Where are the foundation chief information officers?

Timothy Ogden

While there are plenty of celebrated examples of non-profits (usually new ones) using technology innovation exceedingly well (think of charity:water, Ushahidi, Donor’s Choose or GiveDirectly), foundations are not known as a hotbed of technological innovation. In fact, they are rightly regarded as behind the curve when it comes to applying technology innovations themselves or supporting charities to increase efficiency and effectiveness. Why?

While plenty would argue that foundations as a whole are too conservative, there are numerous examples of foundations around the world innovating and taking creative approaches to difficult problems. Foundations invest a lot of resources, money and people, in figuring out how to work better. So why the lag in applying technology innovation?

One possible reason is scepticism about return on investment – and there are good reasons for this. The return on investment in ‘hot’ technologies is all too often far less than technology advocates led people to expect. While charity:water got many in the sector excited about the potential of social media to drive giving, no organization has been able to replicate that success. The explosion of text-based giving after the Haiti earthquake has never been replicated.

But this is a reason for more investment not less. And what’s lacking is not investment in technology but investment in people with the right skills and experience. Realizing benefits from technology innovations depends on people who understand the organization and the technology well enough to grasp both the technology’s potential and its realistic application in the organization. Knowing about technology is utterly different from knowing how and when to apply it.

Gustav Praekelt describes the workings of Project Masiluleke's SMS system, which uses widespread mobile device messaging to attract untested.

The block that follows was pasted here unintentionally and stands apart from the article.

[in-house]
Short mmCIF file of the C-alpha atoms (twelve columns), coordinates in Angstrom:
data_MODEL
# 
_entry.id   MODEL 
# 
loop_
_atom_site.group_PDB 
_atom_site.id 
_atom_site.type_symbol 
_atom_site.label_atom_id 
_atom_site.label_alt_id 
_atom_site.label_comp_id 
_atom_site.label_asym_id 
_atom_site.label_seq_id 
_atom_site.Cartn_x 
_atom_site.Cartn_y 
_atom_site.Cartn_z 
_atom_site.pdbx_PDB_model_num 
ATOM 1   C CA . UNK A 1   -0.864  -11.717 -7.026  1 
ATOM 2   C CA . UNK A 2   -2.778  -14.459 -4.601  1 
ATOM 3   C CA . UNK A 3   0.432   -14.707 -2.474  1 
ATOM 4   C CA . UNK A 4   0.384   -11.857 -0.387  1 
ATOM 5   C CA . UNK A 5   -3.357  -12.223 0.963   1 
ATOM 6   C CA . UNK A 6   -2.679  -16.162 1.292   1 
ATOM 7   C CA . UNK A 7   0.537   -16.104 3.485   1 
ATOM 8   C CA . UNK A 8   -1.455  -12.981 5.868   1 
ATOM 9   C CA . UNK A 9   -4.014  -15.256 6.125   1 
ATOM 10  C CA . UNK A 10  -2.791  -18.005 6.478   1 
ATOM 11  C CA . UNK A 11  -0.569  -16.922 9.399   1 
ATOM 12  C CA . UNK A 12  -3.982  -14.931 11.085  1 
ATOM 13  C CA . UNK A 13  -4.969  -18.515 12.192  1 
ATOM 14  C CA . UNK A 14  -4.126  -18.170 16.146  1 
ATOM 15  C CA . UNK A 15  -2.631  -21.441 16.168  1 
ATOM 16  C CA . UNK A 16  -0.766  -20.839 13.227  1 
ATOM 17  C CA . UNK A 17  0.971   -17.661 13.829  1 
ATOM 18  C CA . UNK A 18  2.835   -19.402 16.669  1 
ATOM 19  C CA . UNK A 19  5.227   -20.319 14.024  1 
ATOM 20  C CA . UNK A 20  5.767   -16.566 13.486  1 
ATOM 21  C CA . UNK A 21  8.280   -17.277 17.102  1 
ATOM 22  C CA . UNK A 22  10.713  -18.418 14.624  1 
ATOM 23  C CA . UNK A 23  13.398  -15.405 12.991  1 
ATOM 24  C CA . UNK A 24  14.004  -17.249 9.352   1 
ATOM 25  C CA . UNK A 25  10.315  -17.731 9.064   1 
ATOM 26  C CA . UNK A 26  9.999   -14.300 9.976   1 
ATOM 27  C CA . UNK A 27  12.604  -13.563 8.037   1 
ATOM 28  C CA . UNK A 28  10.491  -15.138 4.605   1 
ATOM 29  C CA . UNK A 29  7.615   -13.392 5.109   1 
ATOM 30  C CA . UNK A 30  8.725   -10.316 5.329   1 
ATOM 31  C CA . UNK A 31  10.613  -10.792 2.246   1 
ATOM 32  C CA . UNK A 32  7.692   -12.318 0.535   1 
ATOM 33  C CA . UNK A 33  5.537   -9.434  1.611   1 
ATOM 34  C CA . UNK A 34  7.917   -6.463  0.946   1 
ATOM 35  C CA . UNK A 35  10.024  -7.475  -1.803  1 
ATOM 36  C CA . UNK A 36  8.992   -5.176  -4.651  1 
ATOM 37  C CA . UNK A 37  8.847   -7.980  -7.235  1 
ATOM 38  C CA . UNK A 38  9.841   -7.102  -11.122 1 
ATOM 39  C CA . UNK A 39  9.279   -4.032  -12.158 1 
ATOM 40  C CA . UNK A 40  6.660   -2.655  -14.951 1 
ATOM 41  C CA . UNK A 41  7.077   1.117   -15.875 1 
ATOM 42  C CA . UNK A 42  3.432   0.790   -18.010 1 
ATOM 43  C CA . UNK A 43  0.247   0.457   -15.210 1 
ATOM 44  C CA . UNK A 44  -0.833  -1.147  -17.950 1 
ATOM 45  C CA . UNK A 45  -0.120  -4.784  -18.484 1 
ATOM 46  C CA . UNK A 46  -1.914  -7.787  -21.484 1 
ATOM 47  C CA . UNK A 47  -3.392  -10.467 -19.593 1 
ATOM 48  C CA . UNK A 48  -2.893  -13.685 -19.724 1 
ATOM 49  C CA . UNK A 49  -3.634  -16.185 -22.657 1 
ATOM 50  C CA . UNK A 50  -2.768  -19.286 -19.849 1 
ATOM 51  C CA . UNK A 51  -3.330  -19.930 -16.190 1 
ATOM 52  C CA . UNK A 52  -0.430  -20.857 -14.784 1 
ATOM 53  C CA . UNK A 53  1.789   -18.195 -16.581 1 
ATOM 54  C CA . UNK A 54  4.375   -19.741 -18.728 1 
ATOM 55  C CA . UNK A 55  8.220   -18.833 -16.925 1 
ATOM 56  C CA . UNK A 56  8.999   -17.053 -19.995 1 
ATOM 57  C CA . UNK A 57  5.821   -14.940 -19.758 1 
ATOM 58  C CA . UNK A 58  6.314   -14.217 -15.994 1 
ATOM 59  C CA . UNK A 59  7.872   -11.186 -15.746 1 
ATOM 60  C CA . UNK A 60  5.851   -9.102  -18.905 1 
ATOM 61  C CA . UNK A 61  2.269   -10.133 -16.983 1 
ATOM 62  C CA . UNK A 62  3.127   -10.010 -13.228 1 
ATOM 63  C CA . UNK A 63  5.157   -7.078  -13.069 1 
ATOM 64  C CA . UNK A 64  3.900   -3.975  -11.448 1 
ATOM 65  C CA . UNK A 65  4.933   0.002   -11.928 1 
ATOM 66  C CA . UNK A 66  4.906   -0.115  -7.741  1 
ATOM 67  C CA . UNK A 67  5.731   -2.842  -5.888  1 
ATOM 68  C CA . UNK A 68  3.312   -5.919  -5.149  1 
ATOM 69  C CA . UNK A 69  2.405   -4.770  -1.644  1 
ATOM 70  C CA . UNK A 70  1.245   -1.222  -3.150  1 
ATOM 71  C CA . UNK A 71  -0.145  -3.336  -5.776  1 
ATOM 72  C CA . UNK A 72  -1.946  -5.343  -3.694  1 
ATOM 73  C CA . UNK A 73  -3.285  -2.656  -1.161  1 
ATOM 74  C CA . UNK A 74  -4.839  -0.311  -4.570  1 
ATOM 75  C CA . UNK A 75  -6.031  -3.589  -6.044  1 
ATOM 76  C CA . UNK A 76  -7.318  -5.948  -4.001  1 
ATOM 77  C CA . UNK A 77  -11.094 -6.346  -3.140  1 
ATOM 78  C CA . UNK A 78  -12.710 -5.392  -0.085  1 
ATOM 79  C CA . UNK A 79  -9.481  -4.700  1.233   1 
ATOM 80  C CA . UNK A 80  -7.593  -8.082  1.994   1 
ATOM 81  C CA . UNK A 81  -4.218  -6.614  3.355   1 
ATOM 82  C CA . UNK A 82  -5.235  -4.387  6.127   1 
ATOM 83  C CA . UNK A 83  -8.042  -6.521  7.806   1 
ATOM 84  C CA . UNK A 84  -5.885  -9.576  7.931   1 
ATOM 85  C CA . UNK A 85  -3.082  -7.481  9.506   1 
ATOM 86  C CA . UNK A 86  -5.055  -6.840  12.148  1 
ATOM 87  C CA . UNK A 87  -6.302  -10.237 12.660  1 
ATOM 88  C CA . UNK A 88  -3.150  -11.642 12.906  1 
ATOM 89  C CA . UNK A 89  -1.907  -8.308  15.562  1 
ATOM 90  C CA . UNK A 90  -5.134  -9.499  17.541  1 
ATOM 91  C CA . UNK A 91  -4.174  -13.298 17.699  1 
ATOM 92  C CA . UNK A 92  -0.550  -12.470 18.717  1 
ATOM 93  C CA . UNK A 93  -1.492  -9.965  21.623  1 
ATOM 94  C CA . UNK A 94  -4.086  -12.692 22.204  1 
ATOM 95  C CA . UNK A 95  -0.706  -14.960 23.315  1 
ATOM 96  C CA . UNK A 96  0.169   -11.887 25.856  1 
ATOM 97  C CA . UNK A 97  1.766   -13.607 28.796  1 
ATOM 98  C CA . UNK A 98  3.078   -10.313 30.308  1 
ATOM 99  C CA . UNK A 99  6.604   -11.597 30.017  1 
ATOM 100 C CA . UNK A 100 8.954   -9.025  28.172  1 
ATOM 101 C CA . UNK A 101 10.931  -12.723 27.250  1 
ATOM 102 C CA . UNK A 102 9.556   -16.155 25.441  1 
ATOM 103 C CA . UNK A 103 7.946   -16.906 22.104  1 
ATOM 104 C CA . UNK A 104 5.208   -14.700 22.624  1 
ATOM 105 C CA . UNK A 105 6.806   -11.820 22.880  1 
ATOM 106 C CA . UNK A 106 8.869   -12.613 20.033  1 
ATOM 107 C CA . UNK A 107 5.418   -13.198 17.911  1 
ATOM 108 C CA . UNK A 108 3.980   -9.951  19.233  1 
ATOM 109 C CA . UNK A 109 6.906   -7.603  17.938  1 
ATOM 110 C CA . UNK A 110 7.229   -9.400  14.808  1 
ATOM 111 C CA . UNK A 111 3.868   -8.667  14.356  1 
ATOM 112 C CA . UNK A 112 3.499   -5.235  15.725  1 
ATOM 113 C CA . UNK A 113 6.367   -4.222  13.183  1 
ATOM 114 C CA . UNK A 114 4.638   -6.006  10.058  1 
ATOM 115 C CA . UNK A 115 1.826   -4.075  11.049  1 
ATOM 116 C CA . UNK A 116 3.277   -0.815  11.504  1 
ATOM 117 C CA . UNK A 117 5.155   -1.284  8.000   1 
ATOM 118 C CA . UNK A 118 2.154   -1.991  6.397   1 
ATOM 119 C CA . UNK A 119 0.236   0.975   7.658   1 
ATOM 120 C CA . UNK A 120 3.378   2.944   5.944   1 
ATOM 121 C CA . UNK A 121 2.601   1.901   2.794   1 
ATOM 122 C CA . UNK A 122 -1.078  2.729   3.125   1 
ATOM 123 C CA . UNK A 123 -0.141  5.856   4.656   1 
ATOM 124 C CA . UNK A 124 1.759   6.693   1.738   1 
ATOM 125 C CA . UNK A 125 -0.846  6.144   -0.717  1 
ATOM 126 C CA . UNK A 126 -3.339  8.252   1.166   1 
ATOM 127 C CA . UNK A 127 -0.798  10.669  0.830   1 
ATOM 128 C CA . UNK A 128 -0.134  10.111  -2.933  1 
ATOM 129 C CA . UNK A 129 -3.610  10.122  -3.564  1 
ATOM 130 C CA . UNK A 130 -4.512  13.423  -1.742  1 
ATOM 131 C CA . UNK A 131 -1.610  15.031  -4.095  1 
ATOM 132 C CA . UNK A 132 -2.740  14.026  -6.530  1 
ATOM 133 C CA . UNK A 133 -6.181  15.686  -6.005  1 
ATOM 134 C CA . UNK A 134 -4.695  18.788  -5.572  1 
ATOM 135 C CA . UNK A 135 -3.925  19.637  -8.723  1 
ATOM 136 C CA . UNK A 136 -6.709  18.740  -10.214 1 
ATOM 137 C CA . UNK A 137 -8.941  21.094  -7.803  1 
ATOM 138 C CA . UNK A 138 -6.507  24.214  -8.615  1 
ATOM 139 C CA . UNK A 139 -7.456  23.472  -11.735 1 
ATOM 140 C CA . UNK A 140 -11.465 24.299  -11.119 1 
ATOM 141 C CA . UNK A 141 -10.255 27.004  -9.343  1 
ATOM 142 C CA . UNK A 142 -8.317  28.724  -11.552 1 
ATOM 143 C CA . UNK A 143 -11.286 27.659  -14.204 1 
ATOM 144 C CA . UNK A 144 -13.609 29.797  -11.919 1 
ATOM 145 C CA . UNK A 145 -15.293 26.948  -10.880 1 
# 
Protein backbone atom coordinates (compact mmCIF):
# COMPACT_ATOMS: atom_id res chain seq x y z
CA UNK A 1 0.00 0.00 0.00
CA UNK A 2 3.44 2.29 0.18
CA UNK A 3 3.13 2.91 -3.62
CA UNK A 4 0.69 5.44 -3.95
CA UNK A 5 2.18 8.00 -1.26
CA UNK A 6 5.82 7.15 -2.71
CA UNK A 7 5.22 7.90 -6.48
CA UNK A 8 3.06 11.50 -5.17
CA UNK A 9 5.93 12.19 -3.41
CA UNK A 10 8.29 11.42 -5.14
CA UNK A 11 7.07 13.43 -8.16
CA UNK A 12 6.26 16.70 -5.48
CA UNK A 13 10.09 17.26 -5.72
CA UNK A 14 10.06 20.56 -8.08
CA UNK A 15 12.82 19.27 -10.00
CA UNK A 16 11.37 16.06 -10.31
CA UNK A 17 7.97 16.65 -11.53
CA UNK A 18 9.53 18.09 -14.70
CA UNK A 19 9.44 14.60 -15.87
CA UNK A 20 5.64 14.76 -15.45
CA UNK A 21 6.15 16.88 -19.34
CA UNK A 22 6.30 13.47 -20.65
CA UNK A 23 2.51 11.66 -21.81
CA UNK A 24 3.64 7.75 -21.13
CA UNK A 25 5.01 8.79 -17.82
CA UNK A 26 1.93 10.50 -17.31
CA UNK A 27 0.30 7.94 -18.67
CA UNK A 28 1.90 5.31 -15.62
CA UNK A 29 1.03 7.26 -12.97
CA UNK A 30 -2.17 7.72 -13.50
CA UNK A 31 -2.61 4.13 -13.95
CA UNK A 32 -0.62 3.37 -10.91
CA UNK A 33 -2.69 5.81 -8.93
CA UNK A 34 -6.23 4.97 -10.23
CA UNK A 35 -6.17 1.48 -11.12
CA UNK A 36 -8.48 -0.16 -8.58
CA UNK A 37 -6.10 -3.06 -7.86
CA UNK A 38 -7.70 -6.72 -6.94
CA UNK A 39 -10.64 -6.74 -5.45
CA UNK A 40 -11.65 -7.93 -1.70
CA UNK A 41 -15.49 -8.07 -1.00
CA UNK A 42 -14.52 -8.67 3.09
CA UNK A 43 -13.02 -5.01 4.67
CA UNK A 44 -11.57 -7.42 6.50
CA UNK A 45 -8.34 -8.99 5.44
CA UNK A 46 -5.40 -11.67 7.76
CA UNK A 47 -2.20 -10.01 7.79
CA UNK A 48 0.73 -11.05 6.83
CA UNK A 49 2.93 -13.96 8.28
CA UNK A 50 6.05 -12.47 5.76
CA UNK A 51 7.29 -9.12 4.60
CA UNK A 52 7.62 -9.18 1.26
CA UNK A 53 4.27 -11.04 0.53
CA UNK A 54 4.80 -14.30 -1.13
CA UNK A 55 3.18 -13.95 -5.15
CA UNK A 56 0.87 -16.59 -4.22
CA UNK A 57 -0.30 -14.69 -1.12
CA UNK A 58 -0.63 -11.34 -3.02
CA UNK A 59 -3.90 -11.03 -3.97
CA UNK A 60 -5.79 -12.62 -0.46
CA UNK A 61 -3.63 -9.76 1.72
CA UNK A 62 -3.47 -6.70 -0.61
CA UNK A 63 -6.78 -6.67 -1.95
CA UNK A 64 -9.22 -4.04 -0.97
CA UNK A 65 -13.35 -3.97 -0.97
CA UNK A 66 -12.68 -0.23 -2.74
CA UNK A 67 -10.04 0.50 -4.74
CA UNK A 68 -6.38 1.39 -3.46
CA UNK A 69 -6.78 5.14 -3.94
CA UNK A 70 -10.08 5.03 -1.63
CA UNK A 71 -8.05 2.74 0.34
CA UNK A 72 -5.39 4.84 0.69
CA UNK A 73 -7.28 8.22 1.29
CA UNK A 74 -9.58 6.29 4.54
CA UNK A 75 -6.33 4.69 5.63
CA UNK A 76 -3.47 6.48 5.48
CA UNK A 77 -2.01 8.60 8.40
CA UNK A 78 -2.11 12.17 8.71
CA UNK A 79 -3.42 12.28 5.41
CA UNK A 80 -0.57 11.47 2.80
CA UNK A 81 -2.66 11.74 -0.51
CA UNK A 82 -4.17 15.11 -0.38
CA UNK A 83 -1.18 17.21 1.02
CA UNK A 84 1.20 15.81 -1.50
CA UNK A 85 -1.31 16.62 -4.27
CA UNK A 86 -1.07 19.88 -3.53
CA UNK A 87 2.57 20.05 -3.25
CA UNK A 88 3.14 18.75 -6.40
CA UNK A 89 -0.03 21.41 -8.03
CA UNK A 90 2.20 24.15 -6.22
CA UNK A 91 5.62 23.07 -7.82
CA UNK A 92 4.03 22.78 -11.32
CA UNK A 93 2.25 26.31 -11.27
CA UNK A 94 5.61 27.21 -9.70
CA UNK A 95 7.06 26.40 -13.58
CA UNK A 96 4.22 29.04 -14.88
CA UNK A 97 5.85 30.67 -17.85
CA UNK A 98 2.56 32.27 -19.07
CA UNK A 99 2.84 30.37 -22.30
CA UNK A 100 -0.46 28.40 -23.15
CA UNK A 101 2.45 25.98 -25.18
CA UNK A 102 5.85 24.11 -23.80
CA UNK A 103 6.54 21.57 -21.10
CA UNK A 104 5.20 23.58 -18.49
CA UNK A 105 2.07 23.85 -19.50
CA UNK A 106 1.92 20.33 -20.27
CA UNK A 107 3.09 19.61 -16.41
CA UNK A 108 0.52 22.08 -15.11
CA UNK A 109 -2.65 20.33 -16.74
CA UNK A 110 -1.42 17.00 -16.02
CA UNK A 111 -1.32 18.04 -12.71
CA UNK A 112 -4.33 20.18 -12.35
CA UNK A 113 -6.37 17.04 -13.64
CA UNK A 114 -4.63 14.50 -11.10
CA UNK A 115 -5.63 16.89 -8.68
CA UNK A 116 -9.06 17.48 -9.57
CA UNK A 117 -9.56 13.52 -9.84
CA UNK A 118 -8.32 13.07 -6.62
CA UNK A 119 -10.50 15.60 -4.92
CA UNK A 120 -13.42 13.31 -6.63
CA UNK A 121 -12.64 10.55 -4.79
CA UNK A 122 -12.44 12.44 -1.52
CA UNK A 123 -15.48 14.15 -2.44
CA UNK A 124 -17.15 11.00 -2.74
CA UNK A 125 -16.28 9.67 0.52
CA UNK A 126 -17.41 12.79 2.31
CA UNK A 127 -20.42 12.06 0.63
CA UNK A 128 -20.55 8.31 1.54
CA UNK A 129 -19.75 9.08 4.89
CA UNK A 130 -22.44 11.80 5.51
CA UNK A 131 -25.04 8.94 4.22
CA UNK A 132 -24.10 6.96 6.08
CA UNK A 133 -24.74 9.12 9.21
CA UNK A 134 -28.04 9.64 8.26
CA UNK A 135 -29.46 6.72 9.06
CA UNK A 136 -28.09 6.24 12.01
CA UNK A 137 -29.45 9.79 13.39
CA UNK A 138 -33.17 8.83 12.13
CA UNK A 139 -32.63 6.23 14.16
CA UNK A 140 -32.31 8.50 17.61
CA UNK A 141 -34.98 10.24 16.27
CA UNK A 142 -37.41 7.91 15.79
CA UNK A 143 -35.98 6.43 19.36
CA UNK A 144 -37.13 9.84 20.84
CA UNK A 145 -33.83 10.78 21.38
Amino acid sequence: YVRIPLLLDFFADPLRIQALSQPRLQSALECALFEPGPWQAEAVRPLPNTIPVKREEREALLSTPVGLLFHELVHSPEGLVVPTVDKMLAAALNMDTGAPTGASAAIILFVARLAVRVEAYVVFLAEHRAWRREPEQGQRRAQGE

Gustav Praekelt describes the workings of Project Masiluleke’s SMS system, which uses widespread mobile device messaging to attract untested.

 

The most successful commercial organizations around the world have invested in people with the requisite expertise. In these organizations the chief information officer (CIO) has become a key part of the executive leadership team. A CIO is not just responsible for keeping email running and replacing broken-down PCs, but for integrating the organization’s technical and non-technical operations, deciding when technology can make a difference in achieving an organization’s goals and the best pace at which to introduce it. Understandably, CIOs with proven ability are highly sought after – except, as it turns out, by foundations.

This is not to say that there are no influential foundation CIOs, but you won’t find many of them, yet. And you will struggle even harder to find a leading foundation with a board member who has experience as a CIO – a truly vital part of the picture if social sector organizations are going to get better at deploying technology.

In 2014, to the extent possible based on publicly available information, I reviewed the boards of directors of foundations and direct-service non-profits looking for organizations that had board members with experience as a CIO. Among the 15 largest US foundations there was only one. The 10 largest direct-service non-profits in the US[1] also had only one. In the UK it was worse. None of the 10 largest foundations or charities had a CIO as a board member or trustee. While many of these organizations include board members from the technology industry, there is a substantial difference between the perspective of the CEO or founder of a technology company and the CIO charged with implementing technology to achieve measurable benefits. 

‘This is a huge, and completely unnecessary, gap in the ability of the social sector to create change.’

This lack of expertise at the board level has a knock-on effect on the whole sector. Foundations that do not have expertise in the deployment of technology as part of their strategic governance are less likely to invest in technological innovation internally or to support (with cash) the deployment of technical innovation among their grantees. If they do invest, they are unlikely to make wise choices. Thus foundations’ lack of investment in CIOs as part of their organizational governance, by having CIOs either as part of their core strategic executive teams or on their boards, handicaps the non-profits they support and ultimately the society they serve.

This is a huge, and completely unnecessary, gap in the ability of the social sector to create change. If there is to be any hope that the social sector can improve its record in using technology to increase efficiency and effectiveness, foundations should start with finding the CIOs, allowing them to earn influence in strategy, and recruiting the best of them onto their boards.

Timothy Ogden is executive partner of Sona Partners and a contributing editor to Alliance. Email timothy.ogden@sonapartners.com


Footnotes

  1. ^ Excluding those whose actual governance mostly relies on local boards, such as the United Way.

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